Headquarters for the Slender Fungus Cycling Association

Headquarters for the Slender Fungus Cycling Association
Brewers of Hardy Rides.

Wednesday, April 3, 2013

The hardest spring training in a long, long time.

This year will mark our 6th outing to the great spring classic known as Trans Iowa. The weather has played havoc will all the riders trying to get ready for this huge endeavor. January was decent and I remember being out in my trusty Mondonico piling on miles before work. Then we had some very wet rides and freezing temps. 
I would have not been out on those rides if if wasn't for my Fungus guys being there. Then February came with a massive sinus infection that left me unable to do anything but ride 6 miles to work and lay on the couch in misery. 
So, then came March. We all had hopes and planned to get "the big miles" that we had planned. Well, March decided to stay way below average. The wind blew incredibly hard from the NE, then the NW, then the N. We were stuck in a cold jetstream and there was no March to talk about. I got out on my bike. I stayed close. I got in a 90 mile ride. I rode the singlespeed. 
So now we are in April and the cold grip will not let go. I have yet to experience a warm night. A night I am looking to get out on a long ride and not freeze. My feet no longer stay warm. I feel like my sinus infection wants to come back.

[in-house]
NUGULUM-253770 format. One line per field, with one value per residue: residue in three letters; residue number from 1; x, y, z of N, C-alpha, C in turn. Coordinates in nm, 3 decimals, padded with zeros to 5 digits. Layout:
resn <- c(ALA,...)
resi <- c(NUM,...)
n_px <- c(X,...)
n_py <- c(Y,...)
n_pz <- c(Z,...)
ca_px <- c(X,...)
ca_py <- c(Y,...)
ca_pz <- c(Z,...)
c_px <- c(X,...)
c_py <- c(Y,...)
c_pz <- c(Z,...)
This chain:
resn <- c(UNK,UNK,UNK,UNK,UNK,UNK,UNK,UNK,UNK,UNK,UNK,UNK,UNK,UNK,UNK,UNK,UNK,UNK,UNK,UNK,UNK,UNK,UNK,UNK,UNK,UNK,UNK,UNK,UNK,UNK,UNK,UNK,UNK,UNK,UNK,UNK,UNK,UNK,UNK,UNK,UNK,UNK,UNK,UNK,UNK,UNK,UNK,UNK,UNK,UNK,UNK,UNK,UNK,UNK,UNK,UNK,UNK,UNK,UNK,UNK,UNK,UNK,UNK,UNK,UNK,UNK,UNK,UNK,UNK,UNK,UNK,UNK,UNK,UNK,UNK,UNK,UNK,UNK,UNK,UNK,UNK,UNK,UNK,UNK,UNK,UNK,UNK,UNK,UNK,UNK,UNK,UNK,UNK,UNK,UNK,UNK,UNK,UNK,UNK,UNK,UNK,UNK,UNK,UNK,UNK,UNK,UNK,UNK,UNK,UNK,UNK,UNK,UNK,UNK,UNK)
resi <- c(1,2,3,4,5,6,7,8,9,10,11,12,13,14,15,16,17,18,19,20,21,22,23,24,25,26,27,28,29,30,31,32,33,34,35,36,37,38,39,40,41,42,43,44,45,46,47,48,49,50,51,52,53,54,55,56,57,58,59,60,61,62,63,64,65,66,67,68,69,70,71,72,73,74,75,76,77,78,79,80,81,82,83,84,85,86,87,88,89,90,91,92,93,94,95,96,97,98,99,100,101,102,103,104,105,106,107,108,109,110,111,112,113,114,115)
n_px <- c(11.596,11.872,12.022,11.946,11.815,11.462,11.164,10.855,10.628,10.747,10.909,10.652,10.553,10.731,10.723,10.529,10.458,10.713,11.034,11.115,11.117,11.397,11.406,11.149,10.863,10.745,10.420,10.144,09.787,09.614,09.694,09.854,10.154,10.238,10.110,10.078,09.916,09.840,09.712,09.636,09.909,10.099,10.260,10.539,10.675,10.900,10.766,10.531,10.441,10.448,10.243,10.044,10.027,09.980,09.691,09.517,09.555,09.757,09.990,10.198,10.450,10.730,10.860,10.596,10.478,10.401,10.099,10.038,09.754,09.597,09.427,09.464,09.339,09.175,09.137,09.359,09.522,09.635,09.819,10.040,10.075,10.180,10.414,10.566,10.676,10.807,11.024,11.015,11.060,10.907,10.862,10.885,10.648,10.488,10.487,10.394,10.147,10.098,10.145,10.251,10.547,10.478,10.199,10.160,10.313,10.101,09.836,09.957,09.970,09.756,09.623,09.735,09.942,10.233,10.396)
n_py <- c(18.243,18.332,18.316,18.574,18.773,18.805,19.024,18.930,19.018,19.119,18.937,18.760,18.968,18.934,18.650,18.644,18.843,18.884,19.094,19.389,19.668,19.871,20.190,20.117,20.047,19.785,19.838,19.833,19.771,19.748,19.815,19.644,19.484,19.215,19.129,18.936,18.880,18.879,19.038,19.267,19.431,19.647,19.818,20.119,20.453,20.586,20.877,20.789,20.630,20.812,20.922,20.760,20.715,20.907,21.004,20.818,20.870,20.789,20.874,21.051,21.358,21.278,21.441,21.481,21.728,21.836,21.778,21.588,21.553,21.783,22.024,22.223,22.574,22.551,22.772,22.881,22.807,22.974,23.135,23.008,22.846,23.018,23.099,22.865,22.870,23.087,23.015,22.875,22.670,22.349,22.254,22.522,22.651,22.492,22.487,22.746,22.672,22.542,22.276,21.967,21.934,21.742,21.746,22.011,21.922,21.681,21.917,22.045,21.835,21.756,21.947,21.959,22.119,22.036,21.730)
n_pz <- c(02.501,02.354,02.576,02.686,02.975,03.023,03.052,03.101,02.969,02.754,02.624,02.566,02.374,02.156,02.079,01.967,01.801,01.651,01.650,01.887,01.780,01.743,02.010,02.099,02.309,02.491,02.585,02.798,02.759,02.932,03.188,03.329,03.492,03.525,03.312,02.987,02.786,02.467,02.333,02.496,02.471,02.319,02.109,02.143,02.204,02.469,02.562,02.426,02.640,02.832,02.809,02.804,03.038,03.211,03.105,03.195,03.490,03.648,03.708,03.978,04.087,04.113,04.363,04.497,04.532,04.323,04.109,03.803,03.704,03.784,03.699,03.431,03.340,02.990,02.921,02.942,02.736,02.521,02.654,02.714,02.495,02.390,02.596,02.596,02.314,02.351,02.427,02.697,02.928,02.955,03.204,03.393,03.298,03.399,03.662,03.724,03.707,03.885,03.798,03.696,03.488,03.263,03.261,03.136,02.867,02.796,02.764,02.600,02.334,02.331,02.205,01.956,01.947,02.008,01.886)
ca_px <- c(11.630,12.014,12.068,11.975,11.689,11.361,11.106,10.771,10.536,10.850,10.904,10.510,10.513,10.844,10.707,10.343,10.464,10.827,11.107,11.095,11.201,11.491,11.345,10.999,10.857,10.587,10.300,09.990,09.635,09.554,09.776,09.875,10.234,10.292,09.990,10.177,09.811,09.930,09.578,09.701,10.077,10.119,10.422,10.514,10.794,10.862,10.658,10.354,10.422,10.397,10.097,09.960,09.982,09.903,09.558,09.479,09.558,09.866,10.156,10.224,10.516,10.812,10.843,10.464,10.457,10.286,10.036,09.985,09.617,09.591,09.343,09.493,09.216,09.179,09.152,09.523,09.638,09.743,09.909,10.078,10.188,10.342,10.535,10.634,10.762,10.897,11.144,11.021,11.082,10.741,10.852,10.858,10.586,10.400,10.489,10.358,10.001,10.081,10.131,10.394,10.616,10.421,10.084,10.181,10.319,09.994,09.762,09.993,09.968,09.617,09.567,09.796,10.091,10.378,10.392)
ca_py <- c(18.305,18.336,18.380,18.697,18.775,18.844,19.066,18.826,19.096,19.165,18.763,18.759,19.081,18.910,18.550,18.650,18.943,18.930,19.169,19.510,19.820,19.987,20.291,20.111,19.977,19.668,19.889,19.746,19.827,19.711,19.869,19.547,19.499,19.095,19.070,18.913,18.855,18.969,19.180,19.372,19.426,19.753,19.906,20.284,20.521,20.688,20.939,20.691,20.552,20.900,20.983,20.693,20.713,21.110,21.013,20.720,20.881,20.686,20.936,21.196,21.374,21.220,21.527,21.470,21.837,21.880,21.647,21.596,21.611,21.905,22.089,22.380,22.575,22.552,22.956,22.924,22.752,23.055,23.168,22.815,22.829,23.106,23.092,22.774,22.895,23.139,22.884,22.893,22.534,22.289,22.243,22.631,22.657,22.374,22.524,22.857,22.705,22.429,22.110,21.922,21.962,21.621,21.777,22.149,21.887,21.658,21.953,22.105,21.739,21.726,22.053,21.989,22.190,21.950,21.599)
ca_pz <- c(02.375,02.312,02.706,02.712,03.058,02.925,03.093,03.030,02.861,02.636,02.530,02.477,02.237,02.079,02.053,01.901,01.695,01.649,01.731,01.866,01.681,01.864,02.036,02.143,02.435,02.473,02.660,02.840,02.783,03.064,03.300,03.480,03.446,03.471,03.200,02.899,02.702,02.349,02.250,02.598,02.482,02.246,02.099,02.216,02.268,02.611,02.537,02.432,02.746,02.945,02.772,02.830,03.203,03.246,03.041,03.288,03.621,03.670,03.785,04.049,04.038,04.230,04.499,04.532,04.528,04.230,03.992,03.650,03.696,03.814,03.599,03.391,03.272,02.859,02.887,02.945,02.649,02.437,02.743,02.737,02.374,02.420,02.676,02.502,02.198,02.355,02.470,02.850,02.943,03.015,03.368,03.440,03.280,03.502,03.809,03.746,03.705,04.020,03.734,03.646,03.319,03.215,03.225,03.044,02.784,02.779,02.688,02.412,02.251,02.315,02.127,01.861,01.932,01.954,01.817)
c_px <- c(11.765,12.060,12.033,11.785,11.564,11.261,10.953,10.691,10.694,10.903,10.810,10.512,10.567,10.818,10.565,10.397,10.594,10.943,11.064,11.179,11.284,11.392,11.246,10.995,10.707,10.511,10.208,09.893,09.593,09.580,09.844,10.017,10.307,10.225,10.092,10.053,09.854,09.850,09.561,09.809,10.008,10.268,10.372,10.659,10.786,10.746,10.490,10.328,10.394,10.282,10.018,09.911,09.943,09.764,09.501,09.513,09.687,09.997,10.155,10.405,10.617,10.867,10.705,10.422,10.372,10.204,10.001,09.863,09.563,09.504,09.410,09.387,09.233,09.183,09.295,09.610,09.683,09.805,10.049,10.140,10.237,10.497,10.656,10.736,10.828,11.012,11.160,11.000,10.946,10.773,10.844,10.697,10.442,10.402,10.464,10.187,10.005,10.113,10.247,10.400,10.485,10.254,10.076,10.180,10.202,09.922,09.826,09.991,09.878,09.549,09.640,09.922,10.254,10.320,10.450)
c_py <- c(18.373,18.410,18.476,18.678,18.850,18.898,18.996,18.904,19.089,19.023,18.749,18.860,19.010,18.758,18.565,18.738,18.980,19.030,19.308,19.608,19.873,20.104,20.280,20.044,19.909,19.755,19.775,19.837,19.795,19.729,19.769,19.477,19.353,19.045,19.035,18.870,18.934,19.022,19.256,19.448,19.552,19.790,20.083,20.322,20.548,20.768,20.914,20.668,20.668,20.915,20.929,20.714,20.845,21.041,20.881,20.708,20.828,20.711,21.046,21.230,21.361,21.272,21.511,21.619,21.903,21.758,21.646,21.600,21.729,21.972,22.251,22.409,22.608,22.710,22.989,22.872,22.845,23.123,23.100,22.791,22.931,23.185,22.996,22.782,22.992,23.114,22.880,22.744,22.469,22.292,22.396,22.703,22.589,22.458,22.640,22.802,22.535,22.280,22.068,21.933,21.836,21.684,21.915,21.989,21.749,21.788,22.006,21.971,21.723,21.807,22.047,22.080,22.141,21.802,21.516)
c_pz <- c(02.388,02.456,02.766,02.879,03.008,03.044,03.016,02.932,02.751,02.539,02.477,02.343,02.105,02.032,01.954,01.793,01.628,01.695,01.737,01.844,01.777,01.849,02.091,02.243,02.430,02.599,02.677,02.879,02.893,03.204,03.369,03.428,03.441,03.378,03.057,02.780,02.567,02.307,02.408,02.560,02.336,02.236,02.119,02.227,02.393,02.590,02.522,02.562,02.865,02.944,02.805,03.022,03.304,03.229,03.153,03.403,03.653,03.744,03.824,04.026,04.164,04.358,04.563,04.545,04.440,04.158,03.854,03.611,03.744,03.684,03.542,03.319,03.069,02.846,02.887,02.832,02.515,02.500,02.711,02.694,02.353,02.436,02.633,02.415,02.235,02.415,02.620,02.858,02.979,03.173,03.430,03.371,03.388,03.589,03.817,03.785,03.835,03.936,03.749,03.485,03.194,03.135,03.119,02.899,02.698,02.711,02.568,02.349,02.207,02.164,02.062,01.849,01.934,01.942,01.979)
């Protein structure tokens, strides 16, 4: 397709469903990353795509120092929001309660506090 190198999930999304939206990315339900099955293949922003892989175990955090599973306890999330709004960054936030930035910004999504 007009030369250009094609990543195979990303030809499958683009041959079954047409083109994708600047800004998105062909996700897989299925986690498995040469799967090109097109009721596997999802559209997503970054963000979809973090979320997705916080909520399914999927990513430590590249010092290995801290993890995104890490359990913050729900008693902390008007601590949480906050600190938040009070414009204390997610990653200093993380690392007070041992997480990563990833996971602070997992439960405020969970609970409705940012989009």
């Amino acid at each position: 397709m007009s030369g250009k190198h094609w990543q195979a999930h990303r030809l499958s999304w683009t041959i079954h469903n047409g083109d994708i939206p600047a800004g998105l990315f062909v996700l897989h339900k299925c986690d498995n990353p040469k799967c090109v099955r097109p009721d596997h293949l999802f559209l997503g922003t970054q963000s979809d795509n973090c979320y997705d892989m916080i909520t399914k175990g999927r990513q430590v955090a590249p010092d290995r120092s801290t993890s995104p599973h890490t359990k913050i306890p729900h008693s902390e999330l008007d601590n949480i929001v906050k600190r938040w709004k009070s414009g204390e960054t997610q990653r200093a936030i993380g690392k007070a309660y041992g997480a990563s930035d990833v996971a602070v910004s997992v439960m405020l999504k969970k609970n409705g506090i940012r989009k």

Trans Iowa is now, this month, in a few days and there is not preparation enough. Forget the Tapering, the taking days off from training. This is going to be a massive brain battle. Ride hard, bonk, recover, stay focused, ride more, bleed, find riding partners, eat, drink, suffer, suffer, suffer. I don't think many riders will arrive fully prepared. 
This is what Trans Iowa is all about. This is what makes it so hard. This is what breaks you. 
I have been riding the Prototype quite a bit and that will most likely be my bike. I have the fit dialed. Soon I will put a new chain and cassette. I will put on the wide tires for comfort. 

My saddle was off on the level side by less than 1 degree. This made my pelvis rotate foward and strain my knees. Once I figured this out I was golden. I also like the Salsa Cowbelll bars. I have them sitting up high, more than I would normally, but this allows me to sit in the drops all day long. I will be riding either a 40 or 42 mm tire. Last year the chunky gravel just jolted my body into hamburger meat. I learned my lesson. So, I believe that soon the weather will change and we will all feel better. In the meantime bundle up and ride!!!




Anonymous said...

Yes i agree, i have some good miles in my legs and numerous 6 hour night rides in the cold, but i do not feel as strong as i should.

I hope to ride out and converse without technology soon.


Steve Fuller said...

I have a lot of seat time (not necessarily miles) in this winter and I'm still doubting my level of preparation. Still dialing in some things here and there on the bike, mostly related to food and hydration.

I'm still not completely convinced that running the dyno hub is a good idea, so I may switch back to battery powered lights and deal with the weight of battery packs.

Ari said...

It will be cool to see everyone. I have been meaning to get out west but working at a busy bike shop does not allow me so. We will meet in Iowa to chat.
I think dynos are too heavy. I think the way to go is flashlights. I have a Nebo that punches out 200 lumens and takes 3 AAA. also using a princeton tec Remix also with AAA. That should be enough. I think the drag in a dyno for 300+ miles will be felt.